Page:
New security bosses will face sharper challenges

Analysis: Shin Bet appointment concludes personnel changes at top of Mossad, IDF, Military Intelligence, Police, and Prisons Service.

By
March 29, 2011 04:53
2 minute read.
Aftermath of terror attack near J'lem bus station

Jerusalem Terror Attack 311 (R). (photo credit: REUTERS)

 
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Prime Minister Binyamin Netanyahu’s announcement on Monday that Yoram Cohen would serve as the next head of the Shin Bet (Israel Security Agency) brings an end to the sweeping personnel changes at the top of Israel’s various defense, security and intelligence agencies.

In the past four months, the heads of the Mossad, IDF, Military Intelligence, Israel Police, Prisons Service and now the Shin Bet have all either been replaced or had the identity of their successors announced.

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While Netanyahu and Defense Minister Ehud Barak claim that it was coincidental, it could also be part of a failure to conduct long-term strategic planning and foresee that changing everyone could be potentially dangerous – particularly with the threats Israel currently faces.

Cohen knows the Shin Bet well. He has served in the agency for over 30 years, and climbed from the bottom up, like Yuval Diskin, the current head.

But despite his years of experience, Cohen will face some major challenges.

The Shin Bet’s primary focus is the Palestinian arena, but it also works to combat general Arab and Iranian espionage, as well as Jewish terrorism. All three are becoming more and more relevant.

With regard to the Palestinians, there is some concern within the defense establishment that the IDF and the Shin Bet have lost some of their previous advantages due to the dramatic drop in military activity in the West Bank – and the reliance on the PA security forces to operate in its place.

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Without having boots on the ground inside almost every West Bank city anymore, it is argued that the IDF and the Shin Bet have difficulty gathering information like they were able to during the second intifada, when arrest raids took place on a daily basis.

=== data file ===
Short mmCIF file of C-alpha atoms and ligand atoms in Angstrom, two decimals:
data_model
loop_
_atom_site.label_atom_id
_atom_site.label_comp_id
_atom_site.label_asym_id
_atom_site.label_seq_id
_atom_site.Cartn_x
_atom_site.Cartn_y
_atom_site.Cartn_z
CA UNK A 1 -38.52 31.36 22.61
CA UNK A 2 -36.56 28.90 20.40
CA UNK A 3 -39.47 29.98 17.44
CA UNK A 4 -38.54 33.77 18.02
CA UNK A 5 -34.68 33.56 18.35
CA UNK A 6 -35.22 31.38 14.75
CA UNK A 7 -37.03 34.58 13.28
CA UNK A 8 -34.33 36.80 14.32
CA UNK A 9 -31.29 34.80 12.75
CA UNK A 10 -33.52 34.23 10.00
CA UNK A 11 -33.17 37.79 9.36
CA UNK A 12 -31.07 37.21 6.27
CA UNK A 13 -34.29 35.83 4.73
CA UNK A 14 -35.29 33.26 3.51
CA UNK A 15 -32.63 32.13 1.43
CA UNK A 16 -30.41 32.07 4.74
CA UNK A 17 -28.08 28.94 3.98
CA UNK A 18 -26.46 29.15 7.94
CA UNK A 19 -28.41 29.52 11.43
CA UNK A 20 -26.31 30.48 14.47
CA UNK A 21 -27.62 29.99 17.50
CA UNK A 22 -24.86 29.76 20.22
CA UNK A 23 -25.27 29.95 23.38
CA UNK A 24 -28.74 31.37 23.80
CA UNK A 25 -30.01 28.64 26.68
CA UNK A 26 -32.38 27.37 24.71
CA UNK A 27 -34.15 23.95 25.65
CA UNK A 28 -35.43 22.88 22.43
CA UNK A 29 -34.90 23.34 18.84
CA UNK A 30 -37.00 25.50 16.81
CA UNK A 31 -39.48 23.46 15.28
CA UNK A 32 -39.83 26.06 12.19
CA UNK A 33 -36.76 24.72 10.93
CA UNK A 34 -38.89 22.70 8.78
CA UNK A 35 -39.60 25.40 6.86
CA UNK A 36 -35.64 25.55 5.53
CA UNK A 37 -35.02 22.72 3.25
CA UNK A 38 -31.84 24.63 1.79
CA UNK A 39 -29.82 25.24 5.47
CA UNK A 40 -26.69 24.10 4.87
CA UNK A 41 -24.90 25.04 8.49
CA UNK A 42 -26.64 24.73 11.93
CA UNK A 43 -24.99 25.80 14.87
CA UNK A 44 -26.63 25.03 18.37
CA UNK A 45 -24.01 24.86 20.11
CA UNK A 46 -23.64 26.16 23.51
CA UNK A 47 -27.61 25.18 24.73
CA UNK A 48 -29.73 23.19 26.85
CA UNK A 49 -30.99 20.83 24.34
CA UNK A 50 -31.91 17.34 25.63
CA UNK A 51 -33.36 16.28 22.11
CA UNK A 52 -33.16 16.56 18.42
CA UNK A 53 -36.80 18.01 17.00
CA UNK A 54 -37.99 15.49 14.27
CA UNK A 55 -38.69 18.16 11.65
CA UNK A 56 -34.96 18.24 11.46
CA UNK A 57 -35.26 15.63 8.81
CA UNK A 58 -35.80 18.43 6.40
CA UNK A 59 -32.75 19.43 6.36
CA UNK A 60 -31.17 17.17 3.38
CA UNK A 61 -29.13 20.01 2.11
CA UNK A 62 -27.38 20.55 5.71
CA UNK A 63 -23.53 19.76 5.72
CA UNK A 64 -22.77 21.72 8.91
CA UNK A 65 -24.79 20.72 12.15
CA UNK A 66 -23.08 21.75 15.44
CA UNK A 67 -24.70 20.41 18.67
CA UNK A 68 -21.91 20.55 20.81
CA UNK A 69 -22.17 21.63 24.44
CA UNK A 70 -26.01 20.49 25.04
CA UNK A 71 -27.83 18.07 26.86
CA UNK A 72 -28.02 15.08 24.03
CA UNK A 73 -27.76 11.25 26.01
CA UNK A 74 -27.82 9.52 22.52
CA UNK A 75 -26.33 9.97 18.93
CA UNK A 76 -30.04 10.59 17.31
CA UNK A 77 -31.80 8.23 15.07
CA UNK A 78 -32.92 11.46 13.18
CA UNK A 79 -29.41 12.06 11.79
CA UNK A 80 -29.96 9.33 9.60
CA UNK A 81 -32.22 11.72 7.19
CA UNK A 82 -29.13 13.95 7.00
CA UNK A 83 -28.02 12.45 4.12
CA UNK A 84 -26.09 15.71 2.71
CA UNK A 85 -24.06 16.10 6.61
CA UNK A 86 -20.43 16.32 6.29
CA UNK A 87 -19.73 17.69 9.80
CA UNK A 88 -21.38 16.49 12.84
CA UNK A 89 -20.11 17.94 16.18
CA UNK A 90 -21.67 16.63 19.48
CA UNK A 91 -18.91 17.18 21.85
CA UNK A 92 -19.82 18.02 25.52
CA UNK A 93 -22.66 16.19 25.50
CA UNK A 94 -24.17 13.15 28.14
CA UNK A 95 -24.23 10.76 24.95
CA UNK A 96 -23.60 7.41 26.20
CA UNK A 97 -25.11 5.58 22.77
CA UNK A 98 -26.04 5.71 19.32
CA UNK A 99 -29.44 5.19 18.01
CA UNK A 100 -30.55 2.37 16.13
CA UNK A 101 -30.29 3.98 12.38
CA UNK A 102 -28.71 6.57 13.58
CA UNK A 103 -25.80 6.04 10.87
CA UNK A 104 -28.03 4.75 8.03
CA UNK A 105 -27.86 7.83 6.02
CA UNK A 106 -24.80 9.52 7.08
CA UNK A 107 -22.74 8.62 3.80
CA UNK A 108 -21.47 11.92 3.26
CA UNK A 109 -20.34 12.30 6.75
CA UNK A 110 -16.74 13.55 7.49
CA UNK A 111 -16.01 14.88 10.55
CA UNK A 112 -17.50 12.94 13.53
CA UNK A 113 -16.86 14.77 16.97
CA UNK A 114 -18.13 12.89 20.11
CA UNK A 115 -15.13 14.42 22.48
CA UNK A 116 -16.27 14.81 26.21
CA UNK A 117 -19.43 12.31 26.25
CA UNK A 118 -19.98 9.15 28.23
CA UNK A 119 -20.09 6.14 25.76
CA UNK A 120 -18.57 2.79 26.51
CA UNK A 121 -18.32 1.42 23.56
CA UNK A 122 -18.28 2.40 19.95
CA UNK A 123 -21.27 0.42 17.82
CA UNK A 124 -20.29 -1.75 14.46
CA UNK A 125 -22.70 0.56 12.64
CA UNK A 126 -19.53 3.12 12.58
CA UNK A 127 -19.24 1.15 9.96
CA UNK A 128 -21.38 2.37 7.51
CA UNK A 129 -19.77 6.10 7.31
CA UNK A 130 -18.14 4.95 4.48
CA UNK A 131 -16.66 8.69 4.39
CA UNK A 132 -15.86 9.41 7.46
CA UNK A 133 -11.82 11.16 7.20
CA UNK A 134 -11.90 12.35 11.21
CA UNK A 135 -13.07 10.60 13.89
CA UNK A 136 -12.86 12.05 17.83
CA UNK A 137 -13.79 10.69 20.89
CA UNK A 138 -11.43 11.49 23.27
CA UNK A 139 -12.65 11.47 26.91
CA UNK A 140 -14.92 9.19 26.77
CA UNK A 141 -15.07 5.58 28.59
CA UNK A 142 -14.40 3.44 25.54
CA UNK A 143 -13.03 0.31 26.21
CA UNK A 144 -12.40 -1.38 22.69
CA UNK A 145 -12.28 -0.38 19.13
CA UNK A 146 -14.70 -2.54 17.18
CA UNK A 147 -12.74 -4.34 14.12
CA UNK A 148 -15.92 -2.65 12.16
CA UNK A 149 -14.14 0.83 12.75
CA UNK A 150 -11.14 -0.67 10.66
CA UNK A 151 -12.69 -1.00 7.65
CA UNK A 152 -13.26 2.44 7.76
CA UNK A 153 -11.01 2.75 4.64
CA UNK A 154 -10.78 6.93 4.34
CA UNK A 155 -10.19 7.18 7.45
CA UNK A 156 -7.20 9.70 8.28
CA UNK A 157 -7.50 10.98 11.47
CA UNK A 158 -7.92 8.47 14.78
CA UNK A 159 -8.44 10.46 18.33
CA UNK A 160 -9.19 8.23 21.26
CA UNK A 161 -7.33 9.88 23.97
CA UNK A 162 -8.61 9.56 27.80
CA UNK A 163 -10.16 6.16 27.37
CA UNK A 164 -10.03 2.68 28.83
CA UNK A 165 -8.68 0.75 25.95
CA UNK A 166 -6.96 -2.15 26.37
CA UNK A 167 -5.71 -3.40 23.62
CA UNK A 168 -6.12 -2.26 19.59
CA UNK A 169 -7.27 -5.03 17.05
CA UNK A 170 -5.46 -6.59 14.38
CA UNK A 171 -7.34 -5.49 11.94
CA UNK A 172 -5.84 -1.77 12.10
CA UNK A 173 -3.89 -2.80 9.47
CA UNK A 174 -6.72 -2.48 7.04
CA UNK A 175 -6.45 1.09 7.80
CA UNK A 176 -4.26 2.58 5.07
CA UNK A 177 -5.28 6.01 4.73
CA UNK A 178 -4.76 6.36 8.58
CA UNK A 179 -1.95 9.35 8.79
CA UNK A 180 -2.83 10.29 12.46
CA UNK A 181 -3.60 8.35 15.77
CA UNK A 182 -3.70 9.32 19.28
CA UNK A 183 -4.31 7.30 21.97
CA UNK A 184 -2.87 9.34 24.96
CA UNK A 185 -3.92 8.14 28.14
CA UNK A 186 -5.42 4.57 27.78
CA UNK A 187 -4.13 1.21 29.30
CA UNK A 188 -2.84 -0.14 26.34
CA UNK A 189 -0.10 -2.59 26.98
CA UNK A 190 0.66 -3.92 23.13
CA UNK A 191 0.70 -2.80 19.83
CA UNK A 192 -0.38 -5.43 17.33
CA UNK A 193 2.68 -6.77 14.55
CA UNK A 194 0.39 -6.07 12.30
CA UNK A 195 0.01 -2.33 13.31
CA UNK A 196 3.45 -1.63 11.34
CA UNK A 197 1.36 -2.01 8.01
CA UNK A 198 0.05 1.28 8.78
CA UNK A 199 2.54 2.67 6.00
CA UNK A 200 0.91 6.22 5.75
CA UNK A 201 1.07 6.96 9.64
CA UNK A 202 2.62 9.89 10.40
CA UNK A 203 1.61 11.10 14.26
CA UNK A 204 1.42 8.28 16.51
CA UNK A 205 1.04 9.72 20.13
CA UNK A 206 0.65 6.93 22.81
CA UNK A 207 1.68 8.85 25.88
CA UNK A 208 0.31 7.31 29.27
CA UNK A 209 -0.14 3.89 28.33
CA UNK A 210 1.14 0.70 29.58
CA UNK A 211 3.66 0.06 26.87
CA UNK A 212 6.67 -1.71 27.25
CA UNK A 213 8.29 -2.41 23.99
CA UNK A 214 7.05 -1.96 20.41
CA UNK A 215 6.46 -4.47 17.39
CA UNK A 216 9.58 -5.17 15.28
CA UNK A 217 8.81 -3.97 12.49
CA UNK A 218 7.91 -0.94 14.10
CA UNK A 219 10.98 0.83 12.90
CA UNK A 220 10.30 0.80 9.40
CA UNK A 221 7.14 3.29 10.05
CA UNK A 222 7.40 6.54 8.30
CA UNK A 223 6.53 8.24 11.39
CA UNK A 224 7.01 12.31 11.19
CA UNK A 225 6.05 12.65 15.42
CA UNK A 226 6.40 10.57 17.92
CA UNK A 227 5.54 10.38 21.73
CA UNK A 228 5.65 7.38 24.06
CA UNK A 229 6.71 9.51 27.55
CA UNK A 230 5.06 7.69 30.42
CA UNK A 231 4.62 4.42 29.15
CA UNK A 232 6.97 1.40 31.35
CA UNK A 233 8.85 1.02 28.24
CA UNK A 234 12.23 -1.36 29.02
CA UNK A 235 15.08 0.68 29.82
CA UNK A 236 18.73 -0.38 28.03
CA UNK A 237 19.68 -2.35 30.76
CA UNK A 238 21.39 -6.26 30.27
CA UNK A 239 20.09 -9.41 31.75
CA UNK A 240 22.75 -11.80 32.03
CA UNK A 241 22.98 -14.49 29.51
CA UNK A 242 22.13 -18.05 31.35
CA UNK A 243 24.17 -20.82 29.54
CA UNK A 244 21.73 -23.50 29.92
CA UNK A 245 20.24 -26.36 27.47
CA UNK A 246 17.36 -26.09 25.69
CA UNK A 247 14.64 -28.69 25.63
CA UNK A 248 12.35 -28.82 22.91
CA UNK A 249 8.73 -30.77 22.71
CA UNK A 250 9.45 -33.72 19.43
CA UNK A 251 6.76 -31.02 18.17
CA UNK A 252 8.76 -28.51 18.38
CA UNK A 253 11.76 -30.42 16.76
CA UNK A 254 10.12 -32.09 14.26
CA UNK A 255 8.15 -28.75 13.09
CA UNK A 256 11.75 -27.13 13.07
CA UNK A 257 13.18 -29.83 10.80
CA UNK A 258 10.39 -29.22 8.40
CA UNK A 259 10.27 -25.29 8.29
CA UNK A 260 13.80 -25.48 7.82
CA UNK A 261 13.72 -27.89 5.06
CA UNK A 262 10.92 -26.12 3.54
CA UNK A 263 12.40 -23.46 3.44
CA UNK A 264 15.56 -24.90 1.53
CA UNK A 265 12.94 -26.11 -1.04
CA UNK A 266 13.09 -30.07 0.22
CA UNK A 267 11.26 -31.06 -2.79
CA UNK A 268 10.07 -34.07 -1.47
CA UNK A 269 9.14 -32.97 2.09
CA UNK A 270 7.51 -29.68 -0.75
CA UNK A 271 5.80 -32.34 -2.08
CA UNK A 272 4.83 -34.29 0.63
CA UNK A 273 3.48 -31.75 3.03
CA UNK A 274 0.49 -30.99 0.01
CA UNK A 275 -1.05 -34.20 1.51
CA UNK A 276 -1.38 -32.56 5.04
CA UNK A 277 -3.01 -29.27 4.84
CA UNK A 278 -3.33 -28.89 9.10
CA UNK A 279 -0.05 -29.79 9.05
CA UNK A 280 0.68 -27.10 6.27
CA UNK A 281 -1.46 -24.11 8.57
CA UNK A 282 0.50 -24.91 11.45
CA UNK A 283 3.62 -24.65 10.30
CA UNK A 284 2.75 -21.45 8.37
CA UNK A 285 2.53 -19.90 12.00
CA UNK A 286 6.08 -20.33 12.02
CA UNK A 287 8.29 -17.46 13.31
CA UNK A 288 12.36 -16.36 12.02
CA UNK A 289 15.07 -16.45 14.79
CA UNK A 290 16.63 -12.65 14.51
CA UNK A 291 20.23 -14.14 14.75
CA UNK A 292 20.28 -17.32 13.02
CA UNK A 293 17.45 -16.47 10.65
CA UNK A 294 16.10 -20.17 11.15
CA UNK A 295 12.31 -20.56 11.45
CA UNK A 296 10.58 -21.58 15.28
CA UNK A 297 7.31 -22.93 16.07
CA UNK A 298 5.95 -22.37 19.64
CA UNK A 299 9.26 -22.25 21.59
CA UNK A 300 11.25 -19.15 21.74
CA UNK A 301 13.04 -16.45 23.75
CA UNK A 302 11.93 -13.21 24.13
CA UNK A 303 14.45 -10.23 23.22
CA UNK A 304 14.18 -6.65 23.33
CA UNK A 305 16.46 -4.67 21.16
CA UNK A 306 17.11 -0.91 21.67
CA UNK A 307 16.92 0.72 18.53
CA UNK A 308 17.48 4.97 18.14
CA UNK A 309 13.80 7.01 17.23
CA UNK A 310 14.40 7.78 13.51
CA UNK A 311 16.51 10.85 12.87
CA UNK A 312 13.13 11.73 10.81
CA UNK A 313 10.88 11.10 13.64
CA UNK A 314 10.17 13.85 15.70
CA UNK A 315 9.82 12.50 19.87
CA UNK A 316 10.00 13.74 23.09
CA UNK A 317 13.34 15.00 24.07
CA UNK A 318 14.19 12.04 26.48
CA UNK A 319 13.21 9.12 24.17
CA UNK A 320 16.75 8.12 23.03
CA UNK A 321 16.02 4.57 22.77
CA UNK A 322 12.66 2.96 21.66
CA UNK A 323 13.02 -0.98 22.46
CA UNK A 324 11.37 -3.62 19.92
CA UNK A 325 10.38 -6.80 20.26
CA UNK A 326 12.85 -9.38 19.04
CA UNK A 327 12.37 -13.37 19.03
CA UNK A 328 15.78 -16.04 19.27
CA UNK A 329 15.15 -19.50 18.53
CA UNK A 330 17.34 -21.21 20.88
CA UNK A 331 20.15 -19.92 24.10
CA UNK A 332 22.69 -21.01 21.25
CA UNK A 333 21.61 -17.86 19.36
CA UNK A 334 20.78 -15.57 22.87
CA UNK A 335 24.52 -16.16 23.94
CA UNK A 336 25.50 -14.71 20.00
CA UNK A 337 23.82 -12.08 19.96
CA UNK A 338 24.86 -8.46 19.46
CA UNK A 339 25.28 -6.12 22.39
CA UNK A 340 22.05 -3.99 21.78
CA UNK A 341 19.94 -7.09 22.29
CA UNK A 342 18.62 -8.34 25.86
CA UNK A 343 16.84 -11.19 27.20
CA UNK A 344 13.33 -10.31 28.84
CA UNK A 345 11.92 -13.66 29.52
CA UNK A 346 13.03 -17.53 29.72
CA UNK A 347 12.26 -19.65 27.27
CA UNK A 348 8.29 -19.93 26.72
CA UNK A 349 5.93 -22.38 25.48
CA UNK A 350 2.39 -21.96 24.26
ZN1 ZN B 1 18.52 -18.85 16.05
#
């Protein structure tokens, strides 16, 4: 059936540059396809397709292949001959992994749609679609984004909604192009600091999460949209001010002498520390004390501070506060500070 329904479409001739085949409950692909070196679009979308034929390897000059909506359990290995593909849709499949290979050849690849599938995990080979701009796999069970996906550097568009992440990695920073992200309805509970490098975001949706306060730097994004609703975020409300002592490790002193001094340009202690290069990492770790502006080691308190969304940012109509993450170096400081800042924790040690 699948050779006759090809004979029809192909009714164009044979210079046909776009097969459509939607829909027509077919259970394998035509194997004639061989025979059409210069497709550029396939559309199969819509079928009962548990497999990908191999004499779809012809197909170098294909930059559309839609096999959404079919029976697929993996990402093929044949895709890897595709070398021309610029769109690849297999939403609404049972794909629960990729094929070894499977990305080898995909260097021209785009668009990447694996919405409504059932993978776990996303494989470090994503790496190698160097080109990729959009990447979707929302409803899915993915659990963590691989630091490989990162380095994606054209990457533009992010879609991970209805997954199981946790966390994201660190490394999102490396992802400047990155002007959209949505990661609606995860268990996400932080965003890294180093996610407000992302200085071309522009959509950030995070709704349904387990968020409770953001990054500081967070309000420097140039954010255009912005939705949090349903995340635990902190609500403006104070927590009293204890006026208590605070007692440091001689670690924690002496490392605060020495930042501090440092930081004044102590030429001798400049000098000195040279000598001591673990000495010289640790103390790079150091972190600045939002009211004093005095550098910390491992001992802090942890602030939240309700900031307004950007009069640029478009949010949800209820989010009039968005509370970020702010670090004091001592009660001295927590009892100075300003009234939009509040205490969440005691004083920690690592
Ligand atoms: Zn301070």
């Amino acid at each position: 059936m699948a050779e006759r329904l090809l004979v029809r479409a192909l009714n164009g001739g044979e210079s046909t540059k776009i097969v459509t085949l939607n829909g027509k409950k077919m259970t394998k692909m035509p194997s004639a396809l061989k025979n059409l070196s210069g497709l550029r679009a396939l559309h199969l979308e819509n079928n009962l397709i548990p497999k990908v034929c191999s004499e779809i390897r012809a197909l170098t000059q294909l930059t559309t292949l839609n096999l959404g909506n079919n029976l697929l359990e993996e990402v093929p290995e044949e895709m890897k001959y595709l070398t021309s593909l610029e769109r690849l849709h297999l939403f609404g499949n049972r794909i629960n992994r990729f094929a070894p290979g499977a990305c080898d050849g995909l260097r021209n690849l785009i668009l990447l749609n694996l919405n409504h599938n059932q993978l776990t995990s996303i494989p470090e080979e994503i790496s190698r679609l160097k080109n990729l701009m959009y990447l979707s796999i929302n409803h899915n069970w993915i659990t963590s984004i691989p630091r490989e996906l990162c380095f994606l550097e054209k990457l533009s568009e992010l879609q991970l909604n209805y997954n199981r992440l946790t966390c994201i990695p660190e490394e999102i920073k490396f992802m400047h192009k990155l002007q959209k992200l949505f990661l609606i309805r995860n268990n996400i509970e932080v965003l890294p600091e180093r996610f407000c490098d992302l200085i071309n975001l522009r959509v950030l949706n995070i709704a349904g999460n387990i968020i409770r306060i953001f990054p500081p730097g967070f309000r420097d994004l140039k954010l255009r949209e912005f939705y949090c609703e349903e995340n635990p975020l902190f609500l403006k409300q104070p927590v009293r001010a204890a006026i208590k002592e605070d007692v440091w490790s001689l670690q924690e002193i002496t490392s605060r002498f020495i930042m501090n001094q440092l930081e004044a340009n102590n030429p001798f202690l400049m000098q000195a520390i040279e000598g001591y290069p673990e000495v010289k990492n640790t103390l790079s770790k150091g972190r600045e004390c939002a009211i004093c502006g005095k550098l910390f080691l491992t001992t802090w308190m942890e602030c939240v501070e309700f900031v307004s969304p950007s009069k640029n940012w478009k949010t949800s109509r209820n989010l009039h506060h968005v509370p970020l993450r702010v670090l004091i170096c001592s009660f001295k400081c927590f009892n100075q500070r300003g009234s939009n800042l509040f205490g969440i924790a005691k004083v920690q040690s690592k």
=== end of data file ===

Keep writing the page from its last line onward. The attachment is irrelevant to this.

It is interesting that the IDF and the Shin Bet are still hunting for those responsible for the murder of Udi and Ruth Fogel and their three children earlier this month in their home in Itamar. In the past, the Shin Bet and IDF were known for being able to capture terrorists in a matter of days.

There could be a couple of reasons: Either it was the act of a lone attacker, which makes the case more difficult to crack; or it was carried out by a larger terror infrastructure, which the Shin Bet is still working on bringing down. Either way, Israelis have gotten used to speedy justice. That is clearly not always the case.

But Palestinian terrorism will not be the only issue topping Cohen’s agenda. The growing number of so-called “price tag” attacks carried out by settlers and right-wing activists have the potential to spark a larger conflict with the Palestinians and lead to a new escalation in violence in the West Bank.

The Shin Bet usually treads carefully when operating within settlements and working to uncover Jewish terror plans. But there have been cases in recent years – like Jack Teitel, the American- Israeli who allegedly murdered at least two Palestinians and was behind a string of bombings and attacks – that demonstrate the potential danger.

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